**** I’d like to give a huge shout-out to Elizabeth from Elizabeth Loves for helping me customize my blog over the past week! Though I’m slowly learning, I’m clueless when it comes to the back-end of blog design, and she was extremely helpful, made the process easy, and was absolutely wonderful to work with. Elizabeth is also a fellow military wife who writes about all different arrays of life- so check out her blog!
Alright, obviously I’d rather have my husband right next to me, but that simply is not possible right now. Though this is TJ’s third deployment, it’s our first together, and it hit us out of nowhere. This post is not meant to judge, nor to say that that dealing with it one way is better than others. It’s simply portraying how I’m trying to juggle being apart from my husband and, better yet, getting him home safe and sound.
I’ve only been an army wife for a bit over two years, but I’ve come into contact with numerous spouses. After the basic “get to know ya” questions, they tend to ask whether or not you’re husband has deployed or not. Is this a status thing? For real…I’m asking all the military spouses out there. Did I not qualify to be in the “real army wife” category because I didn’t experience a deployment with my husband yet? Who knows…
I didn’t even know he existed back then, but Tyler did two, 12 month tours previously in Iraq. Long story short if you’re new- He was enlisted from 2001 to 2007 and left as a Staff Sergeant…went to college and got a dual degree in Marketing and Business, then went back in as an Officer.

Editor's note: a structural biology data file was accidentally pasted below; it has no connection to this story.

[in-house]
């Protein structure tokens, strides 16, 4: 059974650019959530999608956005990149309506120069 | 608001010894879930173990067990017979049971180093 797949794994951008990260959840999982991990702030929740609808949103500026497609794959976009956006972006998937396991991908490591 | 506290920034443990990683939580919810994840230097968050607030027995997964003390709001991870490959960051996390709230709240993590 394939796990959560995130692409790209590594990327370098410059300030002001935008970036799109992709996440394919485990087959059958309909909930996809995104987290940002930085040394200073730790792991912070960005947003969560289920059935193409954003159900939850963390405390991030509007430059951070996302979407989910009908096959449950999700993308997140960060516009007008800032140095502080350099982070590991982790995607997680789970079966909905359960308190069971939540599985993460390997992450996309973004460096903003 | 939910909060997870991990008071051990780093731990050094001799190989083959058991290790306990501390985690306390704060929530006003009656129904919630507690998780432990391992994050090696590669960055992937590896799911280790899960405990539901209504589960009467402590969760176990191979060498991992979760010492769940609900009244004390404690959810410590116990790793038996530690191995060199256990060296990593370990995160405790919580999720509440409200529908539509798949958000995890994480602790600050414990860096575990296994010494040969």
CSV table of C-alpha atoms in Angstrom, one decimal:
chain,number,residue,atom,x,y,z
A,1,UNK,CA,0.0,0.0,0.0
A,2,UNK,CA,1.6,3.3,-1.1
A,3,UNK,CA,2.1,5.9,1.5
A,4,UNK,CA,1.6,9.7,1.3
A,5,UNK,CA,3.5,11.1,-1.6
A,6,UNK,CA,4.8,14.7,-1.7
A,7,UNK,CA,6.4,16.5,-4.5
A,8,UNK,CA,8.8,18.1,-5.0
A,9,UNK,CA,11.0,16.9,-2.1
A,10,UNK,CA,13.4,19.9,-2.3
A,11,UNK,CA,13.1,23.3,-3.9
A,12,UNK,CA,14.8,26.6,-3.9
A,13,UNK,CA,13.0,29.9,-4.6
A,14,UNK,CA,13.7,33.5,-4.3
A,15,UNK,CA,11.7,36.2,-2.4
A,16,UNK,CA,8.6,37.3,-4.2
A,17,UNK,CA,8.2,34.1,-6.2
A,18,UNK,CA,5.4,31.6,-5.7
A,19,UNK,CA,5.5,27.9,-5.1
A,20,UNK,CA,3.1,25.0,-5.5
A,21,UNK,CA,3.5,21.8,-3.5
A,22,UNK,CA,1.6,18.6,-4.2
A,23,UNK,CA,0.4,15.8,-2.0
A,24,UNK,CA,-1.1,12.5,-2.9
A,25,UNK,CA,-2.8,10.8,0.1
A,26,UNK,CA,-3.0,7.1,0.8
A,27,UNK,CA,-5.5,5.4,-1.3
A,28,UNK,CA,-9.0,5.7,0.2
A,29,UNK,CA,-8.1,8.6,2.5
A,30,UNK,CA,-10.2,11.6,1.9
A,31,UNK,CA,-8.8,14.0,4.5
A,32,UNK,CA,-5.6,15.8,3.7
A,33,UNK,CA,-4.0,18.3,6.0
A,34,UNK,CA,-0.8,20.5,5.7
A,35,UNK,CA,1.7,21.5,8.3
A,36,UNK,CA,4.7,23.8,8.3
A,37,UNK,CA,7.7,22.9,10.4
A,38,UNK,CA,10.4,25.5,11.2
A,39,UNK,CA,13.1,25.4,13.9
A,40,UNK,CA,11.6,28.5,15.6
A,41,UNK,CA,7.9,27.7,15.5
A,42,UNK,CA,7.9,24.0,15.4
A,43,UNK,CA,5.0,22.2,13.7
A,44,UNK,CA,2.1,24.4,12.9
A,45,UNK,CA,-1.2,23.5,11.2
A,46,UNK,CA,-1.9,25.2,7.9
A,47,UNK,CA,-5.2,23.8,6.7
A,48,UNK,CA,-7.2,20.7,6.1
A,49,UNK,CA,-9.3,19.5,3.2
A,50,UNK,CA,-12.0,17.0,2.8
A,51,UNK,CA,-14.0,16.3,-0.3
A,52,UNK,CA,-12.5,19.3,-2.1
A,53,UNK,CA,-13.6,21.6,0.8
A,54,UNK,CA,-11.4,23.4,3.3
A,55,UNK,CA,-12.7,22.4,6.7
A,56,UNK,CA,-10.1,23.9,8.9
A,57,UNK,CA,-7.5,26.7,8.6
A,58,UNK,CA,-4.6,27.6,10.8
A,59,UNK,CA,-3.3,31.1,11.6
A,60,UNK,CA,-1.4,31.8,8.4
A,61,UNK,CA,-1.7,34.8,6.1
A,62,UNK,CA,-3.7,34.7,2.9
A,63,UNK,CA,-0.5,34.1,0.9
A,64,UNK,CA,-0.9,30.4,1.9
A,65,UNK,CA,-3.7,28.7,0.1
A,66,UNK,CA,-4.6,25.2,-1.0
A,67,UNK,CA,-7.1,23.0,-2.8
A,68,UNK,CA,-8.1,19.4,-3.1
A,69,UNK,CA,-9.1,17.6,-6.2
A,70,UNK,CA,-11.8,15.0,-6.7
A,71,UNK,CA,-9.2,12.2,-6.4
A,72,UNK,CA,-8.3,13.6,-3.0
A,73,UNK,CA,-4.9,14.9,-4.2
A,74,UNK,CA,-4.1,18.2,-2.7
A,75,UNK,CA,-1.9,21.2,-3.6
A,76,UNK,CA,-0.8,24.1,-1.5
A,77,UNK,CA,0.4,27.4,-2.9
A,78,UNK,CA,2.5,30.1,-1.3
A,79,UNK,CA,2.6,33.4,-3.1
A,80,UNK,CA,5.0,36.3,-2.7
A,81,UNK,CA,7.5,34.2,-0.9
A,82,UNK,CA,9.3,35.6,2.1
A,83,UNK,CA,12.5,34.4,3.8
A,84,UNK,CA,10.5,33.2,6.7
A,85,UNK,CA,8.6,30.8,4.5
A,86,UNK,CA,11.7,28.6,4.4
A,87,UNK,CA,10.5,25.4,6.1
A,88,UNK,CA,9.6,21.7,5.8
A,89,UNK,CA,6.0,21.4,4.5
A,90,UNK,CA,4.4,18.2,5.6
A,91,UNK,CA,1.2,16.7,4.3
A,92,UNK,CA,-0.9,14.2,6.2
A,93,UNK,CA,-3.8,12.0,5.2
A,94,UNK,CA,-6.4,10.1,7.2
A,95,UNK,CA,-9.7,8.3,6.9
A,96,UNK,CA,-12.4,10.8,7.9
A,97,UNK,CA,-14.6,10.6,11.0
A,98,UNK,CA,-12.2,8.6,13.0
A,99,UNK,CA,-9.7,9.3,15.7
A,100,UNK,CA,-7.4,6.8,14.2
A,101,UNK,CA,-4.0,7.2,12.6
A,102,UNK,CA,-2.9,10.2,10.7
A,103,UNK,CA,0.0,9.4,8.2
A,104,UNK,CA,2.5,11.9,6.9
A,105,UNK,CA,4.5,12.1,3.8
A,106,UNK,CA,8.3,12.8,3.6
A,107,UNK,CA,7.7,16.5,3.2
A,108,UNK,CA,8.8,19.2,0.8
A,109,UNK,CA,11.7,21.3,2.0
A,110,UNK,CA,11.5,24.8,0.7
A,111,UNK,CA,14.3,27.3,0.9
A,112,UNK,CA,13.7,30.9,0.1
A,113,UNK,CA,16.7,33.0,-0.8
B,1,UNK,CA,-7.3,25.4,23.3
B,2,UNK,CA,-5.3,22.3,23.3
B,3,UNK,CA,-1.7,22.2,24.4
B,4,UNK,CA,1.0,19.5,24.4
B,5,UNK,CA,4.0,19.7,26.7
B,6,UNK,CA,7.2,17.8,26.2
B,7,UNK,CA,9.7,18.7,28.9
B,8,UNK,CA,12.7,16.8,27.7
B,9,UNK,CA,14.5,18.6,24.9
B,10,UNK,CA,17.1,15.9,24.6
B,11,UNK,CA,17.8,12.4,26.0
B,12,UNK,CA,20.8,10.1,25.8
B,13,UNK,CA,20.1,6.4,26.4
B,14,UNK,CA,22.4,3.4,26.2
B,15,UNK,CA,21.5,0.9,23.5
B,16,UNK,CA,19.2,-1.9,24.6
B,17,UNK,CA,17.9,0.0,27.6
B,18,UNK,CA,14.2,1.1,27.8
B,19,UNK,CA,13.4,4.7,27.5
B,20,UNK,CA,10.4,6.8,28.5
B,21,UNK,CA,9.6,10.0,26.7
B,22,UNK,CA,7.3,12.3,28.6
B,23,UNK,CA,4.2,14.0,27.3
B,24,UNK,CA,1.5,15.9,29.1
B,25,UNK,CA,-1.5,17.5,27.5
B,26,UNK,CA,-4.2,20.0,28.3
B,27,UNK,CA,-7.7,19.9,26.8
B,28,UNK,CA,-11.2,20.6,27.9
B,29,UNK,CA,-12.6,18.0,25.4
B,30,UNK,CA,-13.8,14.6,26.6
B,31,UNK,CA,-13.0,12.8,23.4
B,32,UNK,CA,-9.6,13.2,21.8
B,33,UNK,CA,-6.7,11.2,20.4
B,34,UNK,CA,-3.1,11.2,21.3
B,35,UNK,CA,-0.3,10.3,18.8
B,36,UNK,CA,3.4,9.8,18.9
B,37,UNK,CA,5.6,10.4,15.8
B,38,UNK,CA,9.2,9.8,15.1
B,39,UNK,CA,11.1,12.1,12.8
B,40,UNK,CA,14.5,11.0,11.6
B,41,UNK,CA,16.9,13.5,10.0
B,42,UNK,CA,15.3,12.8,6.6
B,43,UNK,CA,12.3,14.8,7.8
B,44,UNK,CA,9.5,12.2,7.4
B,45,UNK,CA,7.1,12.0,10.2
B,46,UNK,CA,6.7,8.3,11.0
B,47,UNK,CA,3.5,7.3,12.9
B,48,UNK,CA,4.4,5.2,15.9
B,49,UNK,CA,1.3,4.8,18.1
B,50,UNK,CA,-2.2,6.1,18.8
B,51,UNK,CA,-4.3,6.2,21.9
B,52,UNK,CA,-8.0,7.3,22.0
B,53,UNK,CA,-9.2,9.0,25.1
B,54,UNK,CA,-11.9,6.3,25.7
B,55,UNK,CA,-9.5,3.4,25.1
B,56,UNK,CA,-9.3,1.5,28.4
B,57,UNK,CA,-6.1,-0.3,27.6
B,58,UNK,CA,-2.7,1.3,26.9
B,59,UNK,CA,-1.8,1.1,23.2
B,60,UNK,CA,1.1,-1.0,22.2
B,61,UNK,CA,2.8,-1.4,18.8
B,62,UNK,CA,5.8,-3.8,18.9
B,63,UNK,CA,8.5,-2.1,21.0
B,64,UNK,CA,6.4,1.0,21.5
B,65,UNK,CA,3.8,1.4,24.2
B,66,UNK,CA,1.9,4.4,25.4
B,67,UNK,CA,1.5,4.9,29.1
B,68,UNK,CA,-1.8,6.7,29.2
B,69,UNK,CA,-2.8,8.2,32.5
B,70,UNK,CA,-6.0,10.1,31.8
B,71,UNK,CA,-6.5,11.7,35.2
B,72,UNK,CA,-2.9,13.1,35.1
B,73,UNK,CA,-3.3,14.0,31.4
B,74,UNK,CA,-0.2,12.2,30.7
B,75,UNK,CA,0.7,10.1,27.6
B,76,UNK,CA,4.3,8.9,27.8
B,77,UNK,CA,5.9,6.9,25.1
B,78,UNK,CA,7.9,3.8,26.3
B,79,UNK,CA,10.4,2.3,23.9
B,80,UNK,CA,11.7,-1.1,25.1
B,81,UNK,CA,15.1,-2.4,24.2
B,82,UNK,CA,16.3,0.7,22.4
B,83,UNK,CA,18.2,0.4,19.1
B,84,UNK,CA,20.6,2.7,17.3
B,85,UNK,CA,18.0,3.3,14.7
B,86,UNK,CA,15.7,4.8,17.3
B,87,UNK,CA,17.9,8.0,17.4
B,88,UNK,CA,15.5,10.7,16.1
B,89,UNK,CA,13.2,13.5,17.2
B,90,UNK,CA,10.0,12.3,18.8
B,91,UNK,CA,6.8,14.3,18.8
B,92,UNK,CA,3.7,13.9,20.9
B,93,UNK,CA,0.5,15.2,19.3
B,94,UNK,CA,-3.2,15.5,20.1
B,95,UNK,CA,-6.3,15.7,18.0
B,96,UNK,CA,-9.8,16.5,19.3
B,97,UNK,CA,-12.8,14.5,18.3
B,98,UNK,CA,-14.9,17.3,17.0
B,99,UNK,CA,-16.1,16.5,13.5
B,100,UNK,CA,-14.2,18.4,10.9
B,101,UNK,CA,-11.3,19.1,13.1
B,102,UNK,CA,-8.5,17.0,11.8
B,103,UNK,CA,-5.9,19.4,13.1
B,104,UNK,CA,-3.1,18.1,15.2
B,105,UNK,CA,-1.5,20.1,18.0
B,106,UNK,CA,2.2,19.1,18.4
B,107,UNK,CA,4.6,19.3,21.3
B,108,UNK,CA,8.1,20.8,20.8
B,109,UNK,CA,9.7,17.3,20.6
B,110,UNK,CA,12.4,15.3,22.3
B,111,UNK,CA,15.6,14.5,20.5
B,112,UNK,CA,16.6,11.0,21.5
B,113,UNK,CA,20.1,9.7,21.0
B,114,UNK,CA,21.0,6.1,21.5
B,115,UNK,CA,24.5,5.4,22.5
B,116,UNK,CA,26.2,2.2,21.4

Anyways, as much as I want to lie in bed and watch Netflix or Hulu all day, I know I can’t (but some days I will). I HAVE to focus on the positives of this deployment…Tyler has tried to remind me of some.
- Our marriage will be stronger than ever
- Our true friendships will shine through
- Our familial relations will grow closer together
In all honesty, I am not the most positive person in the world. Ask those closest to me, haha. It’s funny though because I get many comments applauding me for my optimism. I kind of have to force myself to think better thoughts, but you know what? It ends up changing my mindset after a while and relieves so much unneeded stress. Sulking and bitching won’t give me Tyler back. In fact, it would probably damage our relationship to an extent. I have to be strong for myself and him…but I promise you I have my moments (some last longer than others), yet their in the privacy of my home. I’ll write more about this as we get further into the deployment.
Anyways, I stupidly downloaded a countdown app last week and punched in the rough estimate of when he will returning home next week. I seriously about shat my pants when I saw the number that pop up and immediately said eff this. I have no clue why I even did that. Some women may find a countdown to be comforting, but mama just can’t handle seeing numbers in the high 200’s. So, instead of counting numbers, I’m going to count our successes.
The successes don’t really have to be things I achieved. They’ll merely be things that make me happy, get me through the day or week, or that I look forward to. It could be something as simple as relaxing and enjoying a book or trying something new. I plan on creating a “Deployment Bucket List” for things I’m going to do to help me
not freak the fuck out stay strong for the both of us. I’ll share this with you all within a few weeks! Hopefully, this will help others gain more light towards deployments instead of focusing on the constant worry and other negative feelings that it causes.
What do you think about counting successes instead of days during a deployment or pro-longed times away from your spouse?
Any suggestions of things to put on my bucket list??!!